Anno Domini (525- ), or AD for short, is Latin for “in the year of the Lord”, meaning since the birth of Jesus Christ. It is how years are numbered in the Gregorian calendar, the main calendar used in the West. AD is also known as CE for the Christian or Common Era.
BC: Years before Christ are marked “BC” for “Before Christ” or BCE for Before the Common Era. BC counts down the years to the birth of Christ, so 13 BC comes after 14 BC. Some use a negative number instead, as in “Aristotle was born in -384.”
There is no year zero. The year before AD 1 is 1 BC.
When a year is given by itself in English, as in “Shakespeare was born in 1564”, the Christian Era is assumed.
To name a range of years, add an “s”: The 1960s means from AD 1960 to 1969. The 1900s, since it has two zeros, means from 1900 to 1999 – unless it is otherwise clear that only the ten years from 1900 to 1909 are meant.
- -1323 death of King Tut
- -480 Battle of Thermopylae
- -384 birth of Aristotle
- -31 Battle of Actium
- 622 Hegira
- 1054 Crab Nebula supernova
- 1492 Columbus arrives in the Americas
- 1564 birth of Shakespeare
- 1969 Neil Armstrong lands on the Moon
- 2006 now
The starting year of other eras:
- -5509: anno mundi – Byzantine – creation of the world
- -5493: anno mundi – Alexandrian
- -3761: anno mundi – Jewish
- -3114 Mayan Long Count begins
- -2016: anno Abrahami – birth of Abraham
- -776; Olympiads (periods of four years) – from the first Olympics
- -753: AUC – anno urbis conditae – the founding of Rome
- -312: Seleucid – start of the empire
- +622: AH – anno Hegirae – After the Hegira – Muslim (the years are 354 to 355 days long)
Greek historians used Olympiads from -250 to +450. In 813, Theophanes used the Alexandrian Era, in use since 412. A corrected version of that, the Byzantine Era, was used by the Orthodox Church from 691 to 1728.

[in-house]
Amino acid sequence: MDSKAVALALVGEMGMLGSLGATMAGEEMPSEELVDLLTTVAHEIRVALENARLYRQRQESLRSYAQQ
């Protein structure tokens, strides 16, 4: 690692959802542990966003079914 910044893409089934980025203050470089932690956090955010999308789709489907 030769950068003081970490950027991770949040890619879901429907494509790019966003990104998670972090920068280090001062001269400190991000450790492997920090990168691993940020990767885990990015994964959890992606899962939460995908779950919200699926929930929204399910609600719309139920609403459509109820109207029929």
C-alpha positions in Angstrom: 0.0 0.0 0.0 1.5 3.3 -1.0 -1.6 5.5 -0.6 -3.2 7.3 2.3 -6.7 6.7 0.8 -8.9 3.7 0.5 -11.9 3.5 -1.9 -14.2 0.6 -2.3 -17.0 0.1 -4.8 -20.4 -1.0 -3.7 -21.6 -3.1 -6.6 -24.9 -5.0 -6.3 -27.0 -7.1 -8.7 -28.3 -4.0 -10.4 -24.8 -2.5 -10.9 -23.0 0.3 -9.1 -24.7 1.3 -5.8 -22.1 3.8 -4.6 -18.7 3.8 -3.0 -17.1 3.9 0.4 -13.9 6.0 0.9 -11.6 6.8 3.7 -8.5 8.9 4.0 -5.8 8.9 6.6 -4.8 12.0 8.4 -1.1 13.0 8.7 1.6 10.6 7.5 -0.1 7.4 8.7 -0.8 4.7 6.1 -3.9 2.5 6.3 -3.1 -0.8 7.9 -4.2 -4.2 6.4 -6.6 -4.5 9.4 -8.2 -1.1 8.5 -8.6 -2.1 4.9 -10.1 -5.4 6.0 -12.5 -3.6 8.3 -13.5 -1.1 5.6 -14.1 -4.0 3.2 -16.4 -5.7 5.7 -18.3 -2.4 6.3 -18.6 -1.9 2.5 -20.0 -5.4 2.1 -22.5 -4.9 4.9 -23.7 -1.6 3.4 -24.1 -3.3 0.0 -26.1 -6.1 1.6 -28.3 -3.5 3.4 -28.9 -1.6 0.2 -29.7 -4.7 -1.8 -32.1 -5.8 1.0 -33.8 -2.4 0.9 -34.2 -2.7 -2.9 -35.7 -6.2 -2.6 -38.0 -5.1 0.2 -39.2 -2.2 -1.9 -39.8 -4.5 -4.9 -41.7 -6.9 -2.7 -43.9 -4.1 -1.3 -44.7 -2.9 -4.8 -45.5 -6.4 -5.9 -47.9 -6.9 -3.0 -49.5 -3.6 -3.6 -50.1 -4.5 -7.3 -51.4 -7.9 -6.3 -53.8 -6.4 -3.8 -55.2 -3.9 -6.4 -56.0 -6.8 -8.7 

Josephus in the 90s used Seleucid years.
Eusebius and Jerome in the 300s used anno Abrahami.
Dionysius Exiguus in Rome invented AD in AD 525 – not to name years but to work out the date of Easter, which is different every year.
Isidore of Seville in Spain in the 600s numbered years from the conquest of Spain by Augustus in -38.
Bede in 731 was the first to use AD and BC in writing about history. AD did not start catching on till Alcuin and Charlemagne pushed it in the 800s; BC not till the 1600s!
Kepler in 1615 called the Christian era vulgaris aerae, meaning the vulgar or common era, as opposed to one that used the reigns of kings to date years, which the Bible uses.
When the abbreviations first appeared in English:
- 1570s: A.D.
- 1823: B.C.
- 1838: C.E.
- 1881: B.C.E.
A.C., for Anno Christi, was common in the 1600s.
Before the 1800s, no one in English said, “Aristotle was born in 384 B.C.” That is how new it is.
CE was first used to write Jewish history. It started to catch on among US scholars in the 1980s. It is now used about a fifth of the time in English-language books.
So was Jesus born in AD 1? No. He was born under King Herod, who died in -4. Most likely he was born in -6 or -7.
– Abagond, 2006, 2016.
- Gregorian calendar
- Jesus Christ
- Isidore of Seville
- style guide: writing numbers